Last month, Malawian President Peter Mutharika reaffirmed his country’s claim to Lake Malawi, also known as Lake Nyasa, fueling Malawi’s ongoing dispute with Tanzania over access rights to the lake. In an email interview, Aditi Lalbahadur, researcher at the South African Institute of International Affairs, discussed Malawi and Tanzania’s long and unresolved territorial fight.
WPR: What is the history of Malawi and Tanzania's competing claims to Lake Nyasa?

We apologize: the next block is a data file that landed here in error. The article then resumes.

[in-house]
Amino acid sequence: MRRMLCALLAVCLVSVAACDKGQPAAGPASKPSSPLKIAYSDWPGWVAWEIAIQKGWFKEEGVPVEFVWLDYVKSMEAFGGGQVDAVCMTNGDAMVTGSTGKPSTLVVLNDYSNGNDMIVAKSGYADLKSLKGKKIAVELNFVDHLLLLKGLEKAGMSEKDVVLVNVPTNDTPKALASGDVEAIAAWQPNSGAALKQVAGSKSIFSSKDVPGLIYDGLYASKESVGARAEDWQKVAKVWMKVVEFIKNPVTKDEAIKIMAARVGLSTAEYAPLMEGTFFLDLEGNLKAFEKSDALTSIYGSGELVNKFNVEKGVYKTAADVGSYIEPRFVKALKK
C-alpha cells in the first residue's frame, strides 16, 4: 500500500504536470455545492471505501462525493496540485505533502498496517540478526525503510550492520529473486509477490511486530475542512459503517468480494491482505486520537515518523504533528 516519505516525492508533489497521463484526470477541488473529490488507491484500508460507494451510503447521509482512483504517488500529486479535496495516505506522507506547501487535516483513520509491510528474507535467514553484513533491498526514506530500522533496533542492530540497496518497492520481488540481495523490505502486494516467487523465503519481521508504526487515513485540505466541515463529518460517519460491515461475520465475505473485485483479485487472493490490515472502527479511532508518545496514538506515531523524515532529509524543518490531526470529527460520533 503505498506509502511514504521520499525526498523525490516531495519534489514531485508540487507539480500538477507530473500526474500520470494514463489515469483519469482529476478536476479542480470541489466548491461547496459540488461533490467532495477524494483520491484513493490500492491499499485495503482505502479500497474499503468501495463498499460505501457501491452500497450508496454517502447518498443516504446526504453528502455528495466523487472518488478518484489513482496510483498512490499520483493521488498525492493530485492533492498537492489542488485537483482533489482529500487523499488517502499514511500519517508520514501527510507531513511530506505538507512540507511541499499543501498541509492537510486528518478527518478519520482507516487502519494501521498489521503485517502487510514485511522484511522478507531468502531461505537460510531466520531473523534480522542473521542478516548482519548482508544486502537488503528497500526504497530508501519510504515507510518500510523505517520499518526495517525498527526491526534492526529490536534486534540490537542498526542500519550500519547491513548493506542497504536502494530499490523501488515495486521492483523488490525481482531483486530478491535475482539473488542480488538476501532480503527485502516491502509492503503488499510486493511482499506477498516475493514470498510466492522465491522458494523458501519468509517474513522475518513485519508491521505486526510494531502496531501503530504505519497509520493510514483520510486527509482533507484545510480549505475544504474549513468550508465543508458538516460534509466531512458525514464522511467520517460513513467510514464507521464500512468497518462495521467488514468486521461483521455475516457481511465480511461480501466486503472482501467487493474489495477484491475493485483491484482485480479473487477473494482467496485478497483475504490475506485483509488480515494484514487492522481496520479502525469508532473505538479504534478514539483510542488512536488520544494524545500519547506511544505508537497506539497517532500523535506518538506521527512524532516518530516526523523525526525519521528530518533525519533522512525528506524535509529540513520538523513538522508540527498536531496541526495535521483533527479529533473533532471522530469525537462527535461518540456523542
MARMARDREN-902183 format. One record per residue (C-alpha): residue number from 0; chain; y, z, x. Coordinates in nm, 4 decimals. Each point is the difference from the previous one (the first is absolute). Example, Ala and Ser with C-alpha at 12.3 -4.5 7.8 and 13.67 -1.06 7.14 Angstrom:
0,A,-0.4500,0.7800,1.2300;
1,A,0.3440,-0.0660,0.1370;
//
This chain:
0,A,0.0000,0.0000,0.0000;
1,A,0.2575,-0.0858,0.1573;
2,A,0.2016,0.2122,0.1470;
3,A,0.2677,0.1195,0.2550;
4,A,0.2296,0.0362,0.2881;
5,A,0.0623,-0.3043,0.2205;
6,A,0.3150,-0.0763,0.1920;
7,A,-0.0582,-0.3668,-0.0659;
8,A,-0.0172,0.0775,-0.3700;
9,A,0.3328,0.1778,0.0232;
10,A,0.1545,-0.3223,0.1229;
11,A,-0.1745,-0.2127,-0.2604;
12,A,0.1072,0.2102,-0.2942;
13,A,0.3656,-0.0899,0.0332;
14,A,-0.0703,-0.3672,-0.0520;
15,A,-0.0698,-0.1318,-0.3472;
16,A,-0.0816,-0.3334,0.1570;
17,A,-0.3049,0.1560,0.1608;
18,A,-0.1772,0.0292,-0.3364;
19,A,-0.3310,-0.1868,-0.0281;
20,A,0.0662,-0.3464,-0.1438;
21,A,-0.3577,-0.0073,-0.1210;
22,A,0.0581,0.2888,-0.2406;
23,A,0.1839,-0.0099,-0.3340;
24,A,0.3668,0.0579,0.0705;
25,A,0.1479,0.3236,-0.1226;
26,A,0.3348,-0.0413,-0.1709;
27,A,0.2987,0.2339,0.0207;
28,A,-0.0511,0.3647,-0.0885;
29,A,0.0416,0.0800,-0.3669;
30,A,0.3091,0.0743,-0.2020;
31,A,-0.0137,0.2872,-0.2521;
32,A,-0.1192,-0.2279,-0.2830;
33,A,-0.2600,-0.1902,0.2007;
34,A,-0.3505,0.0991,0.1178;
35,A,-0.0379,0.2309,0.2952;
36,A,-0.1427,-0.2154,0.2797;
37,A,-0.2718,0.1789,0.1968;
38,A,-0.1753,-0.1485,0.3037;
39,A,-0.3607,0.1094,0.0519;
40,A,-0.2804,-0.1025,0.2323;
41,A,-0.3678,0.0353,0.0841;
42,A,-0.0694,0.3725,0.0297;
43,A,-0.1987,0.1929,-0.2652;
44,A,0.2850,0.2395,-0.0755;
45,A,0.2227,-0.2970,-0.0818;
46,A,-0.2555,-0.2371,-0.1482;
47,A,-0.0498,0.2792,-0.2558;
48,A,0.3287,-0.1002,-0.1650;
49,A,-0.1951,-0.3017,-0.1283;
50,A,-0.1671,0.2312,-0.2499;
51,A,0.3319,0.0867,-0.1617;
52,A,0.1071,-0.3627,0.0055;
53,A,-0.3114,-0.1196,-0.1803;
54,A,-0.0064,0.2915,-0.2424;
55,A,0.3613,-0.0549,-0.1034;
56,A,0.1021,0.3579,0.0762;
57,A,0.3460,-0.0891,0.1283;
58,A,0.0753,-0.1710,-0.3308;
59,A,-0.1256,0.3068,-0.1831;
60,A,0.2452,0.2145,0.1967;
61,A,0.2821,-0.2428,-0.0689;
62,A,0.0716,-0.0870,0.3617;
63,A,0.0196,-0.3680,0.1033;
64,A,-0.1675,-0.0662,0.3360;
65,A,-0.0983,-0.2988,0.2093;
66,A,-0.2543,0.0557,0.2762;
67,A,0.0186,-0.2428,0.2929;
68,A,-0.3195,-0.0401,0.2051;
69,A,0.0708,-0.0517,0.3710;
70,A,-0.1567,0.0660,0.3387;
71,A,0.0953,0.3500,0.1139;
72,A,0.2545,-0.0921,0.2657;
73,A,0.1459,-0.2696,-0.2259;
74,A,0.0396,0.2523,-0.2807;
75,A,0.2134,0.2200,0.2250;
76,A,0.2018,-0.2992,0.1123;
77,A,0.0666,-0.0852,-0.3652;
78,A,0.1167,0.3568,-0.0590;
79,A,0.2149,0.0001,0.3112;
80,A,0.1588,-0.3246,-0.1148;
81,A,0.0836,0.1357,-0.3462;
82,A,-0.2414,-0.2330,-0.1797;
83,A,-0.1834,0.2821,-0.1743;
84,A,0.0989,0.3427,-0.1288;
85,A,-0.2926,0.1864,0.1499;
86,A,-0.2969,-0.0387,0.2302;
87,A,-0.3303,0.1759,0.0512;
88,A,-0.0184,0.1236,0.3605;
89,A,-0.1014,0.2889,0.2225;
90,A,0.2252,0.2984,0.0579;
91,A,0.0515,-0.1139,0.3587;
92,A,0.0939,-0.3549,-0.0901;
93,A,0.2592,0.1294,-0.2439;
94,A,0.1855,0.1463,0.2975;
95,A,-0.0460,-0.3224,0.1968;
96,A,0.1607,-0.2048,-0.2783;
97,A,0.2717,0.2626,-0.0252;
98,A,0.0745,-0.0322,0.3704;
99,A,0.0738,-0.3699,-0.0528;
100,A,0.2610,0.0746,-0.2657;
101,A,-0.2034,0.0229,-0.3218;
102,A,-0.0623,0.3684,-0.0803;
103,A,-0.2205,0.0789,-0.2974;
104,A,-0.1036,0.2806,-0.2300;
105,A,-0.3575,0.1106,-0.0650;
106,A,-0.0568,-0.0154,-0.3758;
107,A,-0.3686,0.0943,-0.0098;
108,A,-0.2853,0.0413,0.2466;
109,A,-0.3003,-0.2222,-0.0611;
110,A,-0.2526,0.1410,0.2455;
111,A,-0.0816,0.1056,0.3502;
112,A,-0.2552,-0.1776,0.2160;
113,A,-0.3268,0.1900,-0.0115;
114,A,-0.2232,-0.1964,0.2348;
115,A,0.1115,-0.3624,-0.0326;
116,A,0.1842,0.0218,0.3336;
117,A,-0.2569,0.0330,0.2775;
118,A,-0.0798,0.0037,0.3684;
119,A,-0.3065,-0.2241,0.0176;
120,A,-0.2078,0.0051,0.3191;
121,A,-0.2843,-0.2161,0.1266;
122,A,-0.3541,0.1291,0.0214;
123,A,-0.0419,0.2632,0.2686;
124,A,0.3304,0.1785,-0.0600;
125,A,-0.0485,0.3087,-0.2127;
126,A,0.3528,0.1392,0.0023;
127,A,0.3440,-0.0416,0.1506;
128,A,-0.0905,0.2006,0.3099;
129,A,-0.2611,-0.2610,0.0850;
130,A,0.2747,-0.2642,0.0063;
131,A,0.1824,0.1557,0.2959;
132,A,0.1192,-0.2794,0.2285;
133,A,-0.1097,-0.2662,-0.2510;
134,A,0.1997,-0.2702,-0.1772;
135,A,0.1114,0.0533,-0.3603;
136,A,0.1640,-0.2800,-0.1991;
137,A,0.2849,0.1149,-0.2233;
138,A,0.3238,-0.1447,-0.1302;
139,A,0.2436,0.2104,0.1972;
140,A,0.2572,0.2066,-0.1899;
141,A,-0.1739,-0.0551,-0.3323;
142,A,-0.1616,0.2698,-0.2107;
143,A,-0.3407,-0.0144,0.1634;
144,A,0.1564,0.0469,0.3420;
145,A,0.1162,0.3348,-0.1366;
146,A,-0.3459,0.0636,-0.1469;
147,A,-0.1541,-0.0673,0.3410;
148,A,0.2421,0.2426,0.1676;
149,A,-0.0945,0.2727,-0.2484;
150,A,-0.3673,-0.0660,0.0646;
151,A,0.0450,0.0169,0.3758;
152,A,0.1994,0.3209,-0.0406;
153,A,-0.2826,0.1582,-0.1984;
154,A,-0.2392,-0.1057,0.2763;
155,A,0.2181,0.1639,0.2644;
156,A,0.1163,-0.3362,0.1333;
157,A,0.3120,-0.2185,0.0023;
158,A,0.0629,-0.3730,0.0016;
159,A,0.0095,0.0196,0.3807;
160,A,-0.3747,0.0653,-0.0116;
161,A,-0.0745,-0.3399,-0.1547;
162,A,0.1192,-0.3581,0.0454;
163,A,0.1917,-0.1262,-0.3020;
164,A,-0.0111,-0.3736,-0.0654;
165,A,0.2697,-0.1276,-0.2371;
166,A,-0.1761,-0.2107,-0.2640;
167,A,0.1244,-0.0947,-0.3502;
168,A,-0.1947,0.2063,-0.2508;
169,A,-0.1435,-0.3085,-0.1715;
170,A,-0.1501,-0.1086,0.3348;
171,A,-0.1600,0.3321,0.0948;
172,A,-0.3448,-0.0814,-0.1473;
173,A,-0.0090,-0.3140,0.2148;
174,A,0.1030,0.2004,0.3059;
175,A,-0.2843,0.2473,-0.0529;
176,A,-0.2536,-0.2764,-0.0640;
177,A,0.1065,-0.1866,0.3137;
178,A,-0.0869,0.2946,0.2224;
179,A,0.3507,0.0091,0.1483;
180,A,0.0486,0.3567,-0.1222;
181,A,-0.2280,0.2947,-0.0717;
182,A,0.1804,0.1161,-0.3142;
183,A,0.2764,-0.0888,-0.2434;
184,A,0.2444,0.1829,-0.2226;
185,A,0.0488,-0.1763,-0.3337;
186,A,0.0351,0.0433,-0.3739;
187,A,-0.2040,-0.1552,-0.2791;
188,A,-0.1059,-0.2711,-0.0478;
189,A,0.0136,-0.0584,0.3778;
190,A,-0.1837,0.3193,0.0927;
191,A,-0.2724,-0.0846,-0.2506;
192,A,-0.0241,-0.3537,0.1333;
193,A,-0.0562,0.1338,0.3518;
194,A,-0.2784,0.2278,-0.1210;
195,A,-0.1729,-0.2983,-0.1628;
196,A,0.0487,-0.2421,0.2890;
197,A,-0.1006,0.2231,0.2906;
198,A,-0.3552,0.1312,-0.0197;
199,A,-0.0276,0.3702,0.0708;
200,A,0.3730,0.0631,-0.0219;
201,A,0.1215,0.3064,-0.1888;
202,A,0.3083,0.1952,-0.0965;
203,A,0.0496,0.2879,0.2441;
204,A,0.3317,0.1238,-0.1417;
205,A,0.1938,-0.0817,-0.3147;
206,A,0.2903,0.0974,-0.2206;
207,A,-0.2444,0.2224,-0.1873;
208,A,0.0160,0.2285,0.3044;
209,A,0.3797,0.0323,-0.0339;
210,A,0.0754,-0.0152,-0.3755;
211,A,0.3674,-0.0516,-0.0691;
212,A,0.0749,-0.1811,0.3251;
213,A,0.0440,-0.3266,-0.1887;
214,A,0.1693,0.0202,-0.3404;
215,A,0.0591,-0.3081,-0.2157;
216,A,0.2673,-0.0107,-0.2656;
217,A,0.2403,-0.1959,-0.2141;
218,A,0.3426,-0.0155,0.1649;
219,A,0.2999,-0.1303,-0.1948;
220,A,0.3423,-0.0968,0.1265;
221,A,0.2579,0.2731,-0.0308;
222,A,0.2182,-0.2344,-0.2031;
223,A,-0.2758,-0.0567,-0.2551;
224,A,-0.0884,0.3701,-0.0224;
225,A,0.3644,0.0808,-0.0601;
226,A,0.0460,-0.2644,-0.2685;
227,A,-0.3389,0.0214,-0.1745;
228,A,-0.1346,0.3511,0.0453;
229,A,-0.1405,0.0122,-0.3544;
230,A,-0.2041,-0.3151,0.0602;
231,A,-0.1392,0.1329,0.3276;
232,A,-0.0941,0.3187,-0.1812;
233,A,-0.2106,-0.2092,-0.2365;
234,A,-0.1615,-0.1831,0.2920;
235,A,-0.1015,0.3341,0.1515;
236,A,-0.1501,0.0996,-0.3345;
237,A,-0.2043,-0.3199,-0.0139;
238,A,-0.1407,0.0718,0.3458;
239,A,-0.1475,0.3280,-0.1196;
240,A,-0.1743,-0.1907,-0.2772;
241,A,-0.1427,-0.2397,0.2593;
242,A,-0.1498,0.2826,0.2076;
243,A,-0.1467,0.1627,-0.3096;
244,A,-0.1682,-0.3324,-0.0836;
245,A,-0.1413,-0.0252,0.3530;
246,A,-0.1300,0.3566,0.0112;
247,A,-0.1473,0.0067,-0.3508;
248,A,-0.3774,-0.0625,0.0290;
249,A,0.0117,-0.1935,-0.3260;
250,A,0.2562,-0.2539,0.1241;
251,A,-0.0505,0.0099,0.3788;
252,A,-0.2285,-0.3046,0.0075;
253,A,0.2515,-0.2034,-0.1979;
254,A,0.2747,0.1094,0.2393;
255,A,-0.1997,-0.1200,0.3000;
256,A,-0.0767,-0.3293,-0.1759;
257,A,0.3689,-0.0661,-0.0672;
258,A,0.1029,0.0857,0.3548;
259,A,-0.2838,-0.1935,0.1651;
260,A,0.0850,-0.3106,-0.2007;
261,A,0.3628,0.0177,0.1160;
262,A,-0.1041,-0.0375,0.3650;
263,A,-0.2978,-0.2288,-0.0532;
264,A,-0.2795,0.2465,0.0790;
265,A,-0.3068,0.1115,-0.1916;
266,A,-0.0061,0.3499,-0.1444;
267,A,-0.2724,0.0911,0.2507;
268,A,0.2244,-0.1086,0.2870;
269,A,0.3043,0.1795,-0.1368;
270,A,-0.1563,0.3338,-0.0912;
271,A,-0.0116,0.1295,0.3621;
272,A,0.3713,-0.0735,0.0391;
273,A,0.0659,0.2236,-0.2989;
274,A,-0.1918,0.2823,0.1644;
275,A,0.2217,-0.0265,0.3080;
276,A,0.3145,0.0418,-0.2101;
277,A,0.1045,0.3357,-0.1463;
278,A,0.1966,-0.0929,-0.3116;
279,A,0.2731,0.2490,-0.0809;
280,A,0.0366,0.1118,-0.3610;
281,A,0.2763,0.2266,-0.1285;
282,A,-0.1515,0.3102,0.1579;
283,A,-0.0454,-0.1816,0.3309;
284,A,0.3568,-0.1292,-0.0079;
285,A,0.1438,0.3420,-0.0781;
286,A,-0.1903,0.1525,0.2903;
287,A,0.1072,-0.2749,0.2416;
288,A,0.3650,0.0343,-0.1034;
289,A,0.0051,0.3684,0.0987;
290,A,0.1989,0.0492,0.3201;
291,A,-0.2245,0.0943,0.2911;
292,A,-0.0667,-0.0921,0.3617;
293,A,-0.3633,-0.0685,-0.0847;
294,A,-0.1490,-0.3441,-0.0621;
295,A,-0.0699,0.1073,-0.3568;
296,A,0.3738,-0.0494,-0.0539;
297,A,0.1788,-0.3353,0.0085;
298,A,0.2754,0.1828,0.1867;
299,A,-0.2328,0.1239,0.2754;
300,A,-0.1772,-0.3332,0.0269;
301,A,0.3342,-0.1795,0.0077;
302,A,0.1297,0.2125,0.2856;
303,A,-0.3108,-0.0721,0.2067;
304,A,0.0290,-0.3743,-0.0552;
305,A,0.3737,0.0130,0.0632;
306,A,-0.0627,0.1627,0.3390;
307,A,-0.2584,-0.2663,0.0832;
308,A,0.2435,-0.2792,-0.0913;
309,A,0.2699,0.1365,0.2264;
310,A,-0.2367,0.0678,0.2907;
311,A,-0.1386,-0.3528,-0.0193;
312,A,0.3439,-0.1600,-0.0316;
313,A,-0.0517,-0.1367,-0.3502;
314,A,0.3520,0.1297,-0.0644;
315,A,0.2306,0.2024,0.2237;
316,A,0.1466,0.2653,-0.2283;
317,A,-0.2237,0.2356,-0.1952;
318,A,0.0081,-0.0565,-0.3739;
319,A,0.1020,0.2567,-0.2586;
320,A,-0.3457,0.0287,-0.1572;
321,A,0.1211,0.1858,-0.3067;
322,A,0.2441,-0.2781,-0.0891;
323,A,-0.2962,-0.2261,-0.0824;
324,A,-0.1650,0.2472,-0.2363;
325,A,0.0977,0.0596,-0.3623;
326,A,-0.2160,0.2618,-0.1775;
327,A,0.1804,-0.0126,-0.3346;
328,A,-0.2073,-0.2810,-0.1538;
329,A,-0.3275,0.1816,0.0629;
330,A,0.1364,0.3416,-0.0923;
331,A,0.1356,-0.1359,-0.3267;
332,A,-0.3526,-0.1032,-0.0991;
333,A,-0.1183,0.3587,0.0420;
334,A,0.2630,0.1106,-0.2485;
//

Aditi Lalbahadur: The border dispute between Malawi and Tanzania stems as far back as independence in these countries. Evidence suggests that the issue was raised in several parliamentary sessions in Tanzania and Malawi, with both countries endeavoring to resolve the dispute. However, this did not happen—partly as a consequence of the fact that both countries had other pressing developmental challenges to address and the border dispute did not pose a significant threat to either country. The dispute has flared up again because there is a possibility that there is oil under the lake. In 2012, the Malawian government awarded a prospecting license to British company, Surestream. This resulted in questions being asked by the Tanzanians if the Malawians had the right to do so, given the dispute about the border.